Healthy Seed Bread

bakedbread

12 Jan Healthy Seed Bread

Hearty Seed Bread - The Messy Baker

One of the items on my culinary bucket list was granary bread. I wanted to create my own version of a seed-loaded hearth bread I used to get from a local bakery. Their bread was dense without being heavy — something you could sink your molars into and chew with satisfaction. The seeds crunched while the crumb yielded. It’s was a stand alone snack or the perfect outer limit for a hearty sandwich. You could toast it up or devour it at room temperature. (Confession: I often ate a fresh slice while another slice toasted.) It delivered sweet honey and savoury cheese with equal ease. Able to perform its duties at both extremes, it was the perfect bread for a Gemini like me.

And then they changed the recipe.

Finding a homemade replacement proved challenging. I fiddled with no-knead versions, adding seeds and whole wheat flour. While the results looked right, something was off. My sister gnawed on a slice and kindly informed me it “tasted healthy.”

I was aiming for delicious. Or addictive. Or amazing. I’d have settled for yummy, or even not bad. But healthy? In my family that’s code for sawdust.

After scouring the web and local library, I found only one recipe with a similar ingredient list to the bakery’s. It wasn’t called granary or hearth bread, as I’d imagined. Instead it was descriptively dubbed Many-Seed Bread.

I’ve made three loaves. There’s half a loaf left.

This isn’t a quick-make bread, but it isn’t a labour of love either. In the Gemini tradition, it’s a balance. While it requires a bit of planning, you can refrigerate the dough for up to four days — so you are never more than a few, non-active hours away from a fresh loaf of healthy bread. And I mean that in the best possible way.

Hearty Seed Bread
Author: 
Recipe type: Baked Goods
Cook / active time: 
Total time: 
Serves: 3 loaves
 
This hearty bread is full of seeds and is perfect for toasting or enjoying with a bowl of soup.
Ingredients
  • ⅓ cup sunflower seeds, lightly toasted
  • ⅓ cup pumpkin seeds, lightly toasted
  • 1½ cup lukewarm water (95°F or 35°C)
  • ¾ cups lukewarm buttermilk (95°F or 35°C)
  • 5 cups unbleached bread flour
  • ⅓ cup whole wheat flour
  • ⅓ cup whole rye flour (or same amount of whole wheat flour)
  • ½ cup sesame seeds
  • 3 tablespoons flax seeds
  • 1 tablespoon coarse kosher salt
  • 2 (8-gram) packets instant yeast (4½ teaspoons)
  • 3 tablespoons honey
  • sesame or poppy seeds for garnish
Instructions
The Day Ahead
  1. Lightly toast the sunflower and sesame seeds in a dry frying pan over medium heat. Set the seeds aside to cool.
  2. Meanwhile, combine the water and buttermilk. Heat the liquid gently in a pot on the stove, or in the microwave on medium setting. Check the temperature with an instant-read thermometer (you are aiming for about 95°F or 35°C) to ensure you don’t kill the yeast with liquid that is too hot.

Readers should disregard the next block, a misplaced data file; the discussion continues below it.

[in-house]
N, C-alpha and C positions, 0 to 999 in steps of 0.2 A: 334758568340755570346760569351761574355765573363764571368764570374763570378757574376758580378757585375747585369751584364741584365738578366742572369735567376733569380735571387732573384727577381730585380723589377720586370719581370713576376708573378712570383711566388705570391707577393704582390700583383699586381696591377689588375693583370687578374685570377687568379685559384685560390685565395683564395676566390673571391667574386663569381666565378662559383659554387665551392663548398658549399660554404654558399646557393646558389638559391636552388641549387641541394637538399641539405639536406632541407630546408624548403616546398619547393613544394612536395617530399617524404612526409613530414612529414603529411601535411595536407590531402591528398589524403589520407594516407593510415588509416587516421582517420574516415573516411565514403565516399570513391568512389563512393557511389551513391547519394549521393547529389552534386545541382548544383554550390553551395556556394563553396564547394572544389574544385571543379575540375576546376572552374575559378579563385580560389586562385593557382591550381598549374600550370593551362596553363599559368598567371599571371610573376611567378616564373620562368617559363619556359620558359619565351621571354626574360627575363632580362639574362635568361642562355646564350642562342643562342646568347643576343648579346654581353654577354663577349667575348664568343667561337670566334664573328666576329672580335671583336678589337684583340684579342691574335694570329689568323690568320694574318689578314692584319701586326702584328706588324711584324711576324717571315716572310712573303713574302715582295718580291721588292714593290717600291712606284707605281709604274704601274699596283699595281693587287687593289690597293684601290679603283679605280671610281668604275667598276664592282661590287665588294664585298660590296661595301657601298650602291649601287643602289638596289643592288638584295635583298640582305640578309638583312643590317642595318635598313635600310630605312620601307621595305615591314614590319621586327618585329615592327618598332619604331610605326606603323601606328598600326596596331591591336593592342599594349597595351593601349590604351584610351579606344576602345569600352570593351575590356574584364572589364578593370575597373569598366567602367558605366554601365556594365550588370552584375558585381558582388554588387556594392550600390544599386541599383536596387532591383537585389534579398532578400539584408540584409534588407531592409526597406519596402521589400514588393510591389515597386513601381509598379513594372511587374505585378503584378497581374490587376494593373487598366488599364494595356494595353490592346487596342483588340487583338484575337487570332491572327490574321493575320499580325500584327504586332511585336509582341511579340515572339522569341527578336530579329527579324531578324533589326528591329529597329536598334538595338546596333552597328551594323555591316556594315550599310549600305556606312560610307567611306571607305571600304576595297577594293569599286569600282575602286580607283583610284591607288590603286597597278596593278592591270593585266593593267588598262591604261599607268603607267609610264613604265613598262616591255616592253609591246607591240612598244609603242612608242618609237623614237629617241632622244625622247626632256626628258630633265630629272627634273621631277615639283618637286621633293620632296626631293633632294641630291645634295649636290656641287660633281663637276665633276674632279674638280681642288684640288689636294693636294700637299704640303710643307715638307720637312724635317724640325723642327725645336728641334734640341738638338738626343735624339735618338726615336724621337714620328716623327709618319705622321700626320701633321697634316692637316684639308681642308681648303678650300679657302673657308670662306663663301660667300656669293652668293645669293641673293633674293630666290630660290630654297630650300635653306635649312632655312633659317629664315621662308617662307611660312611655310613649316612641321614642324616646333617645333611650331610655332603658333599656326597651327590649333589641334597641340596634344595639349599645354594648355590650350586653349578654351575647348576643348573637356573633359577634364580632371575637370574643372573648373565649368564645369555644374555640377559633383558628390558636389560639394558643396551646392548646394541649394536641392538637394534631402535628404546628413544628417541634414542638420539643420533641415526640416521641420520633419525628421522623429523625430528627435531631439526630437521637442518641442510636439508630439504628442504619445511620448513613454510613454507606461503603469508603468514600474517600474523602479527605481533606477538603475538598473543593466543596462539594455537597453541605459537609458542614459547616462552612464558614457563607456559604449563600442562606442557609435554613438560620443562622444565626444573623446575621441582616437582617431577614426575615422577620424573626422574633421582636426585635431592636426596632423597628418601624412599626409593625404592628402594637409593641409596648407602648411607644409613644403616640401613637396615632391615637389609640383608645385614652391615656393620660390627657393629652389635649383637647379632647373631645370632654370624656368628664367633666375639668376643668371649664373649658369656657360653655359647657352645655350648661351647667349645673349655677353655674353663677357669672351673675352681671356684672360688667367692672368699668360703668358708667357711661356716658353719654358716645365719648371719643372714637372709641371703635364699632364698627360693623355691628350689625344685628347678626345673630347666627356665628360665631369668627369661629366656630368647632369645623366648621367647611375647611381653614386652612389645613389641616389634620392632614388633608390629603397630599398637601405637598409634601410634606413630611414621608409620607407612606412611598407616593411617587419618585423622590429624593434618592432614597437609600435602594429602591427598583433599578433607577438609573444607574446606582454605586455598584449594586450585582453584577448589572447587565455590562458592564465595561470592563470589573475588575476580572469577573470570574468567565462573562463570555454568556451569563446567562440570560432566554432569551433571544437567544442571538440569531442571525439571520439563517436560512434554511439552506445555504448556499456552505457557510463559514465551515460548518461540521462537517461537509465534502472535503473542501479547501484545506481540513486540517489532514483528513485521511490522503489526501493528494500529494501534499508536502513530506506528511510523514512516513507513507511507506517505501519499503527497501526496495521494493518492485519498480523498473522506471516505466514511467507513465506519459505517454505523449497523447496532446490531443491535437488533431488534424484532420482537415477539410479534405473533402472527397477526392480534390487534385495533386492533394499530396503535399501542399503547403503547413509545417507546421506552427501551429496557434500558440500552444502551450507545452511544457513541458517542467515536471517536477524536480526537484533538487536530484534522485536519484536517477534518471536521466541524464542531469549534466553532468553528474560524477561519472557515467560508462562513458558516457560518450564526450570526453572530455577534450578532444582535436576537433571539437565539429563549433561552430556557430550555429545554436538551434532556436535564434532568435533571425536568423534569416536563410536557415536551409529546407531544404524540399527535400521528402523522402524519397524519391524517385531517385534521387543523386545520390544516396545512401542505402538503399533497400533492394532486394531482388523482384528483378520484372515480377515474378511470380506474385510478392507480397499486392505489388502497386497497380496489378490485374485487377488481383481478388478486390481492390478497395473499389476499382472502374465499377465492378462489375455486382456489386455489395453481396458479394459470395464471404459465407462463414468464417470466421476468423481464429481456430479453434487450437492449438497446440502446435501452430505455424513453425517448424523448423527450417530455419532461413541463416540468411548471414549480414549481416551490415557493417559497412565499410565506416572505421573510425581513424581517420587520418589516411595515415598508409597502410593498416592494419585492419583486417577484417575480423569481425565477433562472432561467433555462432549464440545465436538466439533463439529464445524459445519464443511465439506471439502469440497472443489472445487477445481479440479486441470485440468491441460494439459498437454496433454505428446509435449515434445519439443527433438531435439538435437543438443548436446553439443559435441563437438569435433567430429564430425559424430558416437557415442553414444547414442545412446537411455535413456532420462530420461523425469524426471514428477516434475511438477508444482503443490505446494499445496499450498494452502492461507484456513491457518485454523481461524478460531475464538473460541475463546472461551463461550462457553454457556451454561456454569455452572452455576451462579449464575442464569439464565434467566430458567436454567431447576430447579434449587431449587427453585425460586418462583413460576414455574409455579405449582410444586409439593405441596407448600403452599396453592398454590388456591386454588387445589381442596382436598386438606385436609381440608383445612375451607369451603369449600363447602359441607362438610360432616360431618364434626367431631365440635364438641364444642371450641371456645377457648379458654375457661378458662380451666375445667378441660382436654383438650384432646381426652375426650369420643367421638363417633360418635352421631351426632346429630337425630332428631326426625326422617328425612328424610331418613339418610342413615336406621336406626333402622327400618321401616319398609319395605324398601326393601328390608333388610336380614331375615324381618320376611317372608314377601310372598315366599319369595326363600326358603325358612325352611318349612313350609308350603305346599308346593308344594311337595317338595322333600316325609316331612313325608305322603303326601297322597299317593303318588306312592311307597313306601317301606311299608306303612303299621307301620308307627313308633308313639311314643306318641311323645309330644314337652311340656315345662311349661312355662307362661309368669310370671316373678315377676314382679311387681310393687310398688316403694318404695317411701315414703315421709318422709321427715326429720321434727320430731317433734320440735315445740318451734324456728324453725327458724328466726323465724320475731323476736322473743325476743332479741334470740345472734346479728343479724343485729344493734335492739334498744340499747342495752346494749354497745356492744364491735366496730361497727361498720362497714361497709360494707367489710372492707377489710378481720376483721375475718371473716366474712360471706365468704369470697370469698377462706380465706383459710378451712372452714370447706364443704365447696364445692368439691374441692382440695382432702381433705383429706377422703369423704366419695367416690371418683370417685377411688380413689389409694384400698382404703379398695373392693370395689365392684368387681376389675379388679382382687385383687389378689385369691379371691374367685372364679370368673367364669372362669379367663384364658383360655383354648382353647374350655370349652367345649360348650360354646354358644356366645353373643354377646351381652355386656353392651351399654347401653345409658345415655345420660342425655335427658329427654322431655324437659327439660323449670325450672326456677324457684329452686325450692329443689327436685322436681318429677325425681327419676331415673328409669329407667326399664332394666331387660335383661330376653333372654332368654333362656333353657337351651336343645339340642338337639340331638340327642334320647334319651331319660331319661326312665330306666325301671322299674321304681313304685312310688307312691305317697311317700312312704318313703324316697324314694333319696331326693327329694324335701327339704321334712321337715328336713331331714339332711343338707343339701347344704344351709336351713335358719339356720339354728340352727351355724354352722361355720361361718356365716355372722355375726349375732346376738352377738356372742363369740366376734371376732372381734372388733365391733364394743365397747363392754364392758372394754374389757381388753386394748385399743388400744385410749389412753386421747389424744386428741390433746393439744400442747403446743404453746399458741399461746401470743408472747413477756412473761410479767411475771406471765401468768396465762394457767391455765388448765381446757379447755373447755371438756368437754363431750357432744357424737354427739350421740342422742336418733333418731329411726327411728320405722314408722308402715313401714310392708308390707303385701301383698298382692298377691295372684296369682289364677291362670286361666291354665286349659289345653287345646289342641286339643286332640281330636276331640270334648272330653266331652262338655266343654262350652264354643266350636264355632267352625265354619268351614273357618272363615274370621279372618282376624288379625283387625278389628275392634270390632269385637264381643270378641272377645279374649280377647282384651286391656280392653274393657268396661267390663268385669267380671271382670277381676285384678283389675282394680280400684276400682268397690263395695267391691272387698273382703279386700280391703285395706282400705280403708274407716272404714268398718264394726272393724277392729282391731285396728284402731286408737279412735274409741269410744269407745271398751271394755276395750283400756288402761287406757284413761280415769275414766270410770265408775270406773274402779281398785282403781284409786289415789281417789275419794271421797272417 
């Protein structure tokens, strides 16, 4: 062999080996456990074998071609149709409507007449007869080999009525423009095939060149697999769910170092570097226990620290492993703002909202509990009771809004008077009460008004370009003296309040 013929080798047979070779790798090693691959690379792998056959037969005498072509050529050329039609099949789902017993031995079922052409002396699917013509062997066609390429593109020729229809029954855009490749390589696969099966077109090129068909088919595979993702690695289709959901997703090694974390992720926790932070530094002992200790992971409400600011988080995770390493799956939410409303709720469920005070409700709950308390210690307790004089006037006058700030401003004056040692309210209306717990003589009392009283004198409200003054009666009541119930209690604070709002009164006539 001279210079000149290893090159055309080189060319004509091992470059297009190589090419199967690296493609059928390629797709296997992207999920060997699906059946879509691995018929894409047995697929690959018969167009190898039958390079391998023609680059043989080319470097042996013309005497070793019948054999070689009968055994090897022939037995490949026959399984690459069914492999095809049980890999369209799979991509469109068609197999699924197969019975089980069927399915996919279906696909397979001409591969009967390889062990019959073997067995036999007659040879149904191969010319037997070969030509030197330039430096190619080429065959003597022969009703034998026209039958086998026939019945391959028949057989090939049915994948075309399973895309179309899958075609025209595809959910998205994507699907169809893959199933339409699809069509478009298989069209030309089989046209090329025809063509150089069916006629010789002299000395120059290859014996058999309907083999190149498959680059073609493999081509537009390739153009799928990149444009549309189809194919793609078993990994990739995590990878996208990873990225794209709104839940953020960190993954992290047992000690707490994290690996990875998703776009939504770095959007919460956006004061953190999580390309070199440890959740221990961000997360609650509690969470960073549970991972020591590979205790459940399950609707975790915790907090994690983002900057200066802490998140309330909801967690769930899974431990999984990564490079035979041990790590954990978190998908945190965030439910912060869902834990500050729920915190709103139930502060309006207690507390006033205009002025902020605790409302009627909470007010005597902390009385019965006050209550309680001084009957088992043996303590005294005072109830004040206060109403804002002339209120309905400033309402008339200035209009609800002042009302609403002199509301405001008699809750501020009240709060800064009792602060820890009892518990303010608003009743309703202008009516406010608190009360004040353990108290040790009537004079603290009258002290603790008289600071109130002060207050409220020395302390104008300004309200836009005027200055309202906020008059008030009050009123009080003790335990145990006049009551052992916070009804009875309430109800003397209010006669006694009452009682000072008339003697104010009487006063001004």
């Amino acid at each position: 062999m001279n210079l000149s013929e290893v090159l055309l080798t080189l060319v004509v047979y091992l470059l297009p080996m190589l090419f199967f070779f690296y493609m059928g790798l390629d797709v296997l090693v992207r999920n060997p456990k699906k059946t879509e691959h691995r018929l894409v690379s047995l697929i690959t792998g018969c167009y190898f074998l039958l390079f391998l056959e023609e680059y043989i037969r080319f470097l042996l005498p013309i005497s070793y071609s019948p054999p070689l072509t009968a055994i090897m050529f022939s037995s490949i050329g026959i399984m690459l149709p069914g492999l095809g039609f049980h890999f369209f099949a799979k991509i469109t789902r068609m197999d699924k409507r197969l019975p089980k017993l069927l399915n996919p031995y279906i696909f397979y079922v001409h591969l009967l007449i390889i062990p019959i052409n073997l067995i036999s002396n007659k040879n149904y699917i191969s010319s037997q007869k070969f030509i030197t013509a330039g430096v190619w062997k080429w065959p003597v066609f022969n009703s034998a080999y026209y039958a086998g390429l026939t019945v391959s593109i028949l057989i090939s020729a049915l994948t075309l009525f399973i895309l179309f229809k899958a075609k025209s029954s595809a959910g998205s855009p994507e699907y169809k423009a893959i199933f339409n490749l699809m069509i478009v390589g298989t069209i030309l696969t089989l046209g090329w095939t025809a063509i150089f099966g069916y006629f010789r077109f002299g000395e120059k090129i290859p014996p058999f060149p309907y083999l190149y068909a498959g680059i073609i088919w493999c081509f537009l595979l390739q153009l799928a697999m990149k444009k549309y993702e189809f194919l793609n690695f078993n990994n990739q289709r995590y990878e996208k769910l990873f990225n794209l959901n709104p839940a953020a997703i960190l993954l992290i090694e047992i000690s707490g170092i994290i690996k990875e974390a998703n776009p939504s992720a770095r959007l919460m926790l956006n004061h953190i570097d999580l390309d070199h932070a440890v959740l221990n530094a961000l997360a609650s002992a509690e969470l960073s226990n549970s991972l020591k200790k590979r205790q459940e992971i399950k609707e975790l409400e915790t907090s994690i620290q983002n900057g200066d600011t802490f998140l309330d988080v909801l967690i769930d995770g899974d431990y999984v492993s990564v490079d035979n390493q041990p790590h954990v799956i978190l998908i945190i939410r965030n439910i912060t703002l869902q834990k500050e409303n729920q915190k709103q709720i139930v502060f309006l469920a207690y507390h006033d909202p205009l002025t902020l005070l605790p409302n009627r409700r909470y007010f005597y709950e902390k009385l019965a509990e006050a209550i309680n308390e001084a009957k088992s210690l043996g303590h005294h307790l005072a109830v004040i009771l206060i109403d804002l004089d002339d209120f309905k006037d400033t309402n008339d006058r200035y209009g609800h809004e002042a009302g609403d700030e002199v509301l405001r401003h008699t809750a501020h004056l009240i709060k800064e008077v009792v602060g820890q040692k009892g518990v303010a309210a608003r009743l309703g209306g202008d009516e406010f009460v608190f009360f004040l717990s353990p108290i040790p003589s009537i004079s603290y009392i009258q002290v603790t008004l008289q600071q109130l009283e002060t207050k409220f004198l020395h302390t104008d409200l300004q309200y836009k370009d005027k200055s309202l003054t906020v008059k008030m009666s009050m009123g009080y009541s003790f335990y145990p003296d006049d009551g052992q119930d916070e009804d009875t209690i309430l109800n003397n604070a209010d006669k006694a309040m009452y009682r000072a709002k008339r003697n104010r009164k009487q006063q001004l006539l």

3. Combine flours, seeds, salt, yeast, honey, water / buttermilk mixture in a large bowl. Mix by hand or using the paddle attachment of a stand mixer on low speed for 2 minutes. The dough should be sticky. Let stand 5 minutes.
  4. Change the paddle to a dough hook and mix on medium-low for 3 to 4 minutes. You can also continue to mix by hand, but I find this too hard on my wrists. You want the dough ball to hold together, but be soft, tacky and slightly sticky. You may need to add a bit more flour or water to get this consistency.
  5. Knead the dough by hand on a floured surface for 3 minutes, adding more flour as needed to prevent sticking. The dough should be slightly sticky but still form a ball.
  6. Place the dough in a lightly oiled bowl, cover with plastic wrap and refrigerate overnight. The dough can be kept for up to 4 days and baked in batches.
Baking Day
  1. About 2 hours before you plan to bake, remove the dough from the refrigerator and shape into loaves. I made 3 free-form loaves over 2 days, proofing and baking them on a baking sheet fitted with a silicon mat.
  2. Once the loaf is shaped, brush the top with water and sprinkle with sesame seeds. Mist with spray oil, cover loosely with plastic wrap and let rise at room temperature for 90 minutes to 2 hours, or until the loaves are about 1½ times their original size.
  3. Half an hour before the loaves are ready to bake, preheat the oven to 350°F.
  4. Bake the bread for 20 minutes, rotate the pan and continue to bake for another 25 to 30 minutes. The bread is ready when it’s golden brown and sounds hollow when knocked on the bottom. The first few times you make this, you might want to double check doneness with an instant-read thermometer. The internal temperature of the loaf should be 185°F (85°C). After a few tries, the colour and knock will be enough for you.
  5. Let the bread cool for about an hour before slicing — if you can wait that long.
Notes
Adapted from Artisan Breads Every Day by Peter Reinhart. Published by Ten Speed Press © 2009.

 

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23 Comments
  • cyril Pillay
    Posted at 15:02h, 01 December Reply

    Health Bread baked at home Recipe

  • Cori
    Posted at 18:23h, 13 January Reply

    How long does it need to refrigerate it if you want to bake the same day?

    • Charmian Christie
      Posted at 23:10h, 13 January Reply

      This recipe is designed for the bread to have a slow rise overnight. This slow rise helps develop flavours and texture. I have never baked it the day I made the dough, but if you wanted to give it a try, my guess is to skip the refrigeration. I’d let the dough rise to double, then knead and shape the dough as if you’d just removed it from the refrigerator. Skipping the low rise will alter the taste and texture, but it should produce a decent loaf of homemade bread.

      If you do skip the overnight refrigeration, I’d be curious to know how it turns out.

      • J Everglade
        Posted at 20:48h, 18 August Reply

        i let it rise for an hour then kneaded in the seeds then let it rise 30 min. I added untoasted flax, poppy, sesame and crushed pecan and used honey and that mix to cover a stripe down the loaf. I didnt try refrigeration but it was 85 degrees and the dough was dictating its own readiness. I baked it for a half an hour at 375 let it cool and sliced it. Artesianal rustic and definitely hearty. I tried to post a pic